Thursday, May 17, 2018
The Maverick and the Machine: Governor Dan Walker Tells His Story Hardcover by Dan Walker (Southern Illinois University Press)
A friend, knowing of my long-standing interest - and occasional activity -- in politics, sent me this book. It turned out to be a fascinating read!
It is really three stories woven into one. The first is Dan Walker's rise from Navy enlisted man to Annapolis graduate to U.S. Supreme Court clerk to Governor of Illinois. The second is the inside story of how politics and government really worked - and probably still works - in Mayor Richard J. Daley's Chicago and Illinois. And third, an improbable prison memoir, for Governor Walker served 18 months in Federal prison for the failure of his S&L.
Governor Walker, who served one term as the Independent Democratic governor of Illinois from 1973 thru 1977, was a reform-minded, anti-machine, "good government" administrator. He took on the pay-to-play practices of the Chicago machine that are still too-prevalent today - the Jack Abramoff scandal is just one example still making headlines - and paid a huge political price. Challenged by Mayor Daley's hand-picked candidate in his re-election primary, Walker lost. The Democratic candidate then lost to the Republican, "Big Jim" Thompson, and the GOP controlled the Illinois state house for the next 20 years.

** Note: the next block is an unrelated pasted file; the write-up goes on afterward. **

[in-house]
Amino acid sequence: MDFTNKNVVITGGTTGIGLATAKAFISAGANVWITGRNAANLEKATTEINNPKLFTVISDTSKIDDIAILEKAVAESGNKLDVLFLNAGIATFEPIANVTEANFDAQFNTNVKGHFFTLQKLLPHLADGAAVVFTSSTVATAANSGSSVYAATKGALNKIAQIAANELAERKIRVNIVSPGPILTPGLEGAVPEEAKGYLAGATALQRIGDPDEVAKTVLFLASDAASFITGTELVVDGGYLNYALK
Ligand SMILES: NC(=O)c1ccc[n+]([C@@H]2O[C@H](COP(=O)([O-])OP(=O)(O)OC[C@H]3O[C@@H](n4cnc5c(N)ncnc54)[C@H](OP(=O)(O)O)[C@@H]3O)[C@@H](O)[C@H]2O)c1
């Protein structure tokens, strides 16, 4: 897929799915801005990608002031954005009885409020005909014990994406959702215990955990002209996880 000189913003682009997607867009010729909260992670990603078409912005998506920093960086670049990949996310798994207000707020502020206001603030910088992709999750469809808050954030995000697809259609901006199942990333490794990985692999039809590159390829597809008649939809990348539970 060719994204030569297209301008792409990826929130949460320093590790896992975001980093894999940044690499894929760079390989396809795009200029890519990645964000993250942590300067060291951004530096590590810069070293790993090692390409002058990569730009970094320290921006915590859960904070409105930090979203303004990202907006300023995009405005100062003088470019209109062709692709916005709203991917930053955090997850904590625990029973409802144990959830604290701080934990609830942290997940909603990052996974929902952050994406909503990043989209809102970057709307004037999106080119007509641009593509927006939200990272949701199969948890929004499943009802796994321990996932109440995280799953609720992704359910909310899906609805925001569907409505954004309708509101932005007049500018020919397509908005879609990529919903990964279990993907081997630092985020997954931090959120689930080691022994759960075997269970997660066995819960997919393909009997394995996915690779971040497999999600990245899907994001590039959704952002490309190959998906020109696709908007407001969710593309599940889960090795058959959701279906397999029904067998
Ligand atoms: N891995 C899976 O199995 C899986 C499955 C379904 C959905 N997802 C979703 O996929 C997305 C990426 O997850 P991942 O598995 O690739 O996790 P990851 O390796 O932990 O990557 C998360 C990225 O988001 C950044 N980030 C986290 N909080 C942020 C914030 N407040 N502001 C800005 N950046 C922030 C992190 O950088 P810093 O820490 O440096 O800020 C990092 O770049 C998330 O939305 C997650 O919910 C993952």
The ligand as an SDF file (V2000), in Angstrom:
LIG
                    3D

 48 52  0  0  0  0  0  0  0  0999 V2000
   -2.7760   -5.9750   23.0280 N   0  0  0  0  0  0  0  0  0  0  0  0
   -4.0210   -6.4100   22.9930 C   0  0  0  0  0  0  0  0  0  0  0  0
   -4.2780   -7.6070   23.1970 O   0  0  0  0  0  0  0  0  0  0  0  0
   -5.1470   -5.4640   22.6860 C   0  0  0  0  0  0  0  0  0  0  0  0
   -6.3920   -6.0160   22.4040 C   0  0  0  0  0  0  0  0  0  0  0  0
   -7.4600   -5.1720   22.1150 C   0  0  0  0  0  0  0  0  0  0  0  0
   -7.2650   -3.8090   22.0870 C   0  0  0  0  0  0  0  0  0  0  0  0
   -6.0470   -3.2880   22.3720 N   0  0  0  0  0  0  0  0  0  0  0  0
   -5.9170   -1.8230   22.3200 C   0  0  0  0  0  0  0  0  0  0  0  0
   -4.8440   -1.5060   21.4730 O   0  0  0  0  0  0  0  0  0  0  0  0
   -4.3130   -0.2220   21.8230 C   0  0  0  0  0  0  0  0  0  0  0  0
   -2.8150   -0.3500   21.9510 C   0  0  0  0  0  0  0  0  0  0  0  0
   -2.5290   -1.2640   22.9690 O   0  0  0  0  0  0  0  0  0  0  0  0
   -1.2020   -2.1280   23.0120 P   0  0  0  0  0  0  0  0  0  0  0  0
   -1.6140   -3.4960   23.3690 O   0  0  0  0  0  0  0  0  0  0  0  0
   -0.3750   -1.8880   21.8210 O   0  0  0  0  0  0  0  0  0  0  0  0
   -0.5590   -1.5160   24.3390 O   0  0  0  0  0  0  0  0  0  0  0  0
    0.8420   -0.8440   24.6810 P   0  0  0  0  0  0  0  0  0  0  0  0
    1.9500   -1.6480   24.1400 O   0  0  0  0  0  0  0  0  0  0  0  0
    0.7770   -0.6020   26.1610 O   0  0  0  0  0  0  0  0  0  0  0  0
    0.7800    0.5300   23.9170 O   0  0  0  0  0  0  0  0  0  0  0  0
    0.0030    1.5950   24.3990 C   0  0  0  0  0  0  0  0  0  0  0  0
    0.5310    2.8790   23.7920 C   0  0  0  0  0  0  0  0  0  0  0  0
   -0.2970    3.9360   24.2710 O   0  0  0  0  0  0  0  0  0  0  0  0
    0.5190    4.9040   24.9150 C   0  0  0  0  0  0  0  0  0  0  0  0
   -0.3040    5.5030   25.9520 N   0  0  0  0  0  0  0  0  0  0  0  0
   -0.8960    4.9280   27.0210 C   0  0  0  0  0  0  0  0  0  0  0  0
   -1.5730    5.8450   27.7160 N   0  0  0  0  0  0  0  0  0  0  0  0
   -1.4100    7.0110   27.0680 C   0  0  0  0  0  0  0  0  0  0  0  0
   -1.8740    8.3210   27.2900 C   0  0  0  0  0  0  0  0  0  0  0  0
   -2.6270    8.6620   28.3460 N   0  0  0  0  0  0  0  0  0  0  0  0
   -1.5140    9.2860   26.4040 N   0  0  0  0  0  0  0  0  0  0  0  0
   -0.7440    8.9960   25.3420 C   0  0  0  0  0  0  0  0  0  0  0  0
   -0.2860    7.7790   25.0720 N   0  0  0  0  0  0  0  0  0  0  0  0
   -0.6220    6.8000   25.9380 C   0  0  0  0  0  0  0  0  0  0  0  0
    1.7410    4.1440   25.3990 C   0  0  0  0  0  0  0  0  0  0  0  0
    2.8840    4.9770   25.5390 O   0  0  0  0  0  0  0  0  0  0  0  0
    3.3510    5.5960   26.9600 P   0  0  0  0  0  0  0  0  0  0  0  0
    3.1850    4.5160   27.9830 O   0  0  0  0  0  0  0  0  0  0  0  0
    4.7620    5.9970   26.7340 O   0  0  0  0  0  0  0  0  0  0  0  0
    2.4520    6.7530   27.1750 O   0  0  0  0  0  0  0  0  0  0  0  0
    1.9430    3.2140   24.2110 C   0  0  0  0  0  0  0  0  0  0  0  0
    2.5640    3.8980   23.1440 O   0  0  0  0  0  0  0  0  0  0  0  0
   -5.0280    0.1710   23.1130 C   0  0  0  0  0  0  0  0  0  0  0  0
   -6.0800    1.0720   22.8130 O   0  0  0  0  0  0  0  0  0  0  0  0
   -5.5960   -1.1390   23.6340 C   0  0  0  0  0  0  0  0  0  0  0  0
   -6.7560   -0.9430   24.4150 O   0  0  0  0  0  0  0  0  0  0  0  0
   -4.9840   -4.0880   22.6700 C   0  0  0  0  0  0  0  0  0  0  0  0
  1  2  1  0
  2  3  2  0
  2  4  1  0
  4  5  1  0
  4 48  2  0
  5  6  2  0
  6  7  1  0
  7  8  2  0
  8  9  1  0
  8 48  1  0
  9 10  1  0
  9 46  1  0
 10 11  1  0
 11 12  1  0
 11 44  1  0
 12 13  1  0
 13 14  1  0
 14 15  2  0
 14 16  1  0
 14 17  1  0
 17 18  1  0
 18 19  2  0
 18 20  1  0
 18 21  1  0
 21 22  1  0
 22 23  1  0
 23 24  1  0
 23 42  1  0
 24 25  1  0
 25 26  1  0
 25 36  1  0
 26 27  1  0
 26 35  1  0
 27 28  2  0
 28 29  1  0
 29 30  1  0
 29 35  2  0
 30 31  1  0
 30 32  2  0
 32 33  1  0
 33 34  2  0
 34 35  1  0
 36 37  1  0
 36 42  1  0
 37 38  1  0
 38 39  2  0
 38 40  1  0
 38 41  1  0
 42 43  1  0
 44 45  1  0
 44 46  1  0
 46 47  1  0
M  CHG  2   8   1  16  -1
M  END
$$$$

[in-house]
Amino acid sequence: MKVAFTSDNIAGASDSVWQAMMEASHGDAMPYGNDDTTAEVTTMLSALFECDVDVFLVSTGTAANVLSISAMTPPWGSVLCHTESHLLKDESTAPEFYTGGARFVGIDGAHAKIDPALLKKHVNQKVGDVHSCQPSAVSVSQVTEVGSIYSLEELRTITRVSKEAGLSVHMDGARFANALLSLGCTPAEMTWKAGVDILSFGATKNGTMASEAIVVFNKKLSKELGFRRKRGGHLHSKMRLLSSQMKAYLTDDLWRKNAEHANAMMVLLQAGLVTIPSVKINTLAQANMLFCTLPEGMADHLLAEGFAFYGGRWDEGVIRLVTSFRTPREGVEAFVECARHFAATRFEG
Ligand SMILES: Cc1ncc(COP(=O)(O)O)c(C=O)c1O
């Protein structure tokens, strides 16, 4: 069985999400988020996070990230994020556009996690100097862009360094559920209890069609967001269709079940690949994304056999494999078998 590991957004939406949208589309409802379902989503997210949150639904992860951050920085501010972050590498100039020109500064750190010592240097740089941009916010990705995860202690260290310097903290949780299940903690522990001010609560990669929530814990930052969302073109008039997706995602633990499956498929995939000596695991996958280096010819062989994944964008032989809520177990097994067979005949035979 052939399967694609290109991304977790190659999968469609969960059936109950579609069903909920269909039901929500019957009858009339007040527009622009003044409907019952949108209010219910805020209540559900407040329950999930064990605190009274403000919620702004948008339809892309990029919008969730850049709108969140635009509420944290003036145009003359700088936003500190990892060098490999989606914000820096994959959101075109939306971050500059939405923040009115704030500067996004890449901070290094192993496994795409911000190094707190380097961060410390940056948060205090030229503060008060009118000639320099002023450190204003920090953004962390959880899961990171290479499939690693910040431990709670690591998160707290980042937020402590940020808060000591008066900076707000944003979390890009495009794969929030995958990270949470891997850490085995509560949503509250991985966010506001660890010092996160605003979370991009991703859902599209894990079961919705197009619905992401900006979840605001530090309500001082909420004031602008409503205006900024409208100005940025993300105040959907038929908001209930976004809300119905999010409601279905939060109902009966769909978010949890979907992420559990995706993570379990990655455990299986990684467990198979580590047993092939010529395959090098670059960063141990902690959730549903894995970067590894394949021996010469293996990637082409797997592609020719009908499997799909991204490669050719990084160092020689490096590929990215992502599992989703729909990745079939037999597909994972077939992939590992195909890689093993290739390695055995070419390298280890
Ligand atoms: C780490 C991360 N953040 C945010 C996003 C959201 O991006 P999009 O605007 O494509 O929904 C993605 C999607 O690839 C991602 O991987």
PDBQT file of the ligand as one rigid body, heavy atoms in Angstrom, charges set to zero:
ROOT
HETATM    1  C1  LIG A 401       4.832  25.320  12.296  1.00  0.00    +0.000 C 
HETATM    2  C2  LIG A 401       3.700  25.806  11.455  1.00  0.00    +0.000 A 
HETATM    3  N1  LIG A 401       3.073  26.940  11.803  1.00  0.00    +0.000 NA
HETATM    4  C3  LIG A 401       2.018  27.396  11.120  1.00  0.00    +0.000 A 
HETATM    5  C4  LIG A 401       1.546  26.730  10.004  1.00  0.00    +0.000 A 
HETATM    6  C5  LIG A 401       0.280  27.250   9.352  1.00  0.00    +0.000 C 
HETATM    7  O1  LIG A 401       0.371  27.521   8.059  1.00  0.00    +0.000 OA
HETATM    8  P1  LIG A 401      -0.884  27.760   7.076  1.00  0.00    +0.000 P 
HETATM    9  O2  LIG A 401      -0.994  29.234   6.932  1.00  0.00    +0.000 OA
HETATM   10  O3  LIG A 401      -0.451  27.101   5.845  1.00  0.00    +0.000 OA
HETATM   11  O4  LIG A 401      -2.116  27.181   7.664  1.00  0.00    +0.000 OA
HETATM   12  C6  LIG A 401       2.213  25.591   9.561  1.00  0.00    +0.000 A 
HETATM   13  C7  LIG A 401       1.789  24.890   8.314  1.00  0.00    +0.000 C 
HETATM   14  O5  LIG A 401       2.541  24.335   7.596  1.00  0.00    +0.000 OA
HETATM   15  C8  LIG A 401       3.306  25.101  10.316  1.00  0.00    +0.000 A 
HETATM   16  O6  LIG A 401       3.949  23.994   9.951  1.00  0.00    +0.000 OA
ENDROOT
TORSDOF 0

It is the story-behind-the-story, however, that is truly fascinating. How politicians - from both parties - controlled jobs and votes is the real story. The real workings of machine politics -- from the ward level up thru the governor's office and into the U.S. Attorney's prosecution for a victimless regulatory error - are conveyed clearly and dramatically. Few political science texts come close to this insider's insight.
The most disturbing parts of the book are Governor Walker's reminiscences about life in the (so-called "minimum" security) prison in Duluth, Minnesota. Every chapter of the book starts with a scene from prison life, and each is more depressing than the previous one. Perhaps what was so surprising for me was that while I never thought of myself as "pro-prison reform," I came away from this book angry about the official abuses and degradations.
"The Maverick and the Machine" should be required reading in every college political science class that even touches on American politics or government. And for the political junkies among us, it is the must-read sleeper of the year!